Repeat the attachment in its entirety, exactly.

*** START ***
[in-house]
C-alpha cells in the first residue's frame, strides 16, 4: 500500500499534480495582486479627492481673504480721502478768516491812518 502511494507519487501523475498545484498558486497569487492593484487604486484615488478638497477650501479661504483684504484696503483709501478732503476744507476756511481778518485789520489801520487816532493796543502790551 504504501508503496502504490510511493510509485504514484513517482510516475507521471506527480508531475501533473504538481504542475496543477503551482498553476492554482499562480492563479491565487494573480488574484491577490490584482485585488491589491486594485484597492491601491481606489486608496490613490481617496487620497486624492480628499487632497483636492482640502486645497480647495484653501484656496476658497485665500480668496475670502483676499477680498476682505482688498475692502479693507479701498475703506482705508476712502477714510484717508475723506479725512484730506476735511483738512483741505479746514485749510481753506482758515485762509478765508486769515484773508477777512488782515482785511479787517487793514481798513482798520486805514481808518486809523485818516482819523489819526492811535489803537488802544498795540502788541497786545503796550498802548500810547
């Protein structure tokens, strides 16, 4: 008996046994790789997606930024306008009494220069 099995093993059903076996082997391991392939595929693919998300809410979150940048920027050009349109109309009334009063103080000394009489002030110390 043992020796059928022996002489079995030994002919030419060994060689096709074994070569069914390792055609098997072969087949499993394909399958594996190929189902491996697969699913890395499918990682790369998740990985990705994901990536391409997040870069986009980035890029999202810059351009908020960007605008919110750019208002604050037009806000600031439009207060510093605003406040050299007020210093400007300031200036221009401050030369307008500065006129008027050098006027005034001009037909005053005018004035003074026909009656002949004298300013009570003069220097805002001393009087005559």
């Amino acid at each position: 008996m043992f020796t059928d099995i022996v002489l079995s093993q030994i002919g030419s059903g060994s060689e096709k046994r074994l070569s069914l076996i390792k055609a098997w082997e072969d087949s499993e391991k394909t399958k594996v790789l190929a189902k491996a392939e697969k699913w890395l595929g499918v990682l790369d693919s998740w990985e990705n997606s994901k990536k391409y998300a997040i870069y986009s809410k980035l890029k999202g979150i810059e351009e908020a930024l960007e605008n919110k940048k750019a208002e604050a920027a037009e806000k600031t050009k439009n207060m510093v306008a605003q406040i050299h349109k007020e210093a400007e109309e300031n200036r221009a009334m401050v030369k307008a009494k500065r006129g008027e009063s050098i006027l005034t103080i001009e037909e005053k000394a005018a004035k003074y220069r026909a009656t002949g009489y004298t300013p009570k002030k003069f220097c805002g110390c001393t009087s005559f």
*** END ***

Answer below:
[in-house]
C-alpha cells in the first residue's frame, strides 16, 4: 500500500499534480495582486479627492481673504480721502478768516491812518 502511494507519487501523475498545484498558486497569487492593484487604486484615488478638497477650501479661504483684504484696503483709501478732503476744507476756511481778518485789520489801520487816532493796543502790551 504504501508503496502504490510511493510509485504514484513517482510516475507521471506527480508531475501533473504538481504542475496543477503551482498553476492554482499562480492563479491565487494573480488574484491577490490584482485585488491589491486594485484597492491601491481606489486608496490613490481617496487620497486624492480628499487632497483636492482640502486645497480647495484653501484656496476658497485665500480668496475670502483676499477680498476682505482688498475692502479693507479701498475703506482705508476712502477714510484717508475723506479725512484730506476735511483738512483741505479746514485749510481753506482758515485762509478765508486769515484773508477777512488782515482785511479787517487793514481798513482798520486805514481808518486809523485818516482819523489819526492811535489803537488802544498795540502788541497786545503796550498802548500810547
């Protein structure tokens, strides 16, 4: 008996046994790789997606930024306008009494220069 099995093993059903076996082997391991392939595929693919998300809410979150940048920027050009349109109309009334009063103080000394009489002030110390 043992020796059928022996002489079995030994002919030419060994060689096709074994070569069914390792055609098997072969087949499993394909399958594996190929189902491996697969699913890395499918990682790369998740990985990705994901990536391409997040870069986009980035890029999202810059351009908020960007605008919110750019208002604050037009806000600031439009207060510093605003406040050299007020210093400007300031200036221009401050030369307008500065006129008027050098006027005034001009037909005053005018004035003074026909009656002949004298300013009570003069220097805002001393009087005559």
């Amino acid at each position: 008996m043992f020796t059928d099995i022996v002489l079995s093993q030994i002919g030419s059903g060994s060689e096709k046994r074994l070569s069914l076996i390792k055609a098997w082997e072969d087949s499993e391991k394909t399958k594996v790789l190929a189902k491996a392939e697969k699913w890395l595929g499918v990682l790369d693919s998740w990985e990705n997606s994901k990536k391409y998300a997040i870069y986009s809410k980035l890029k999202g979150i810059e351009e908020a930024l960007e605008n919110k940048k750019a208002e604050a920027a037009e806000k600031t050009k439009n207060m510093v306008a605003q406040i050299h349109k007020e210093a400007e109309e300031n200036r221009a009334m401050v030369k307008a009494k500065r006129g008027e009063s050098i006027l005034t103080i001009e037909e005053k000394a005018a004035k003074y220069r026909a009656t002949g009489y004298t300013p009570k002030k003069f220097c805002g110390c001393t009087s005559f």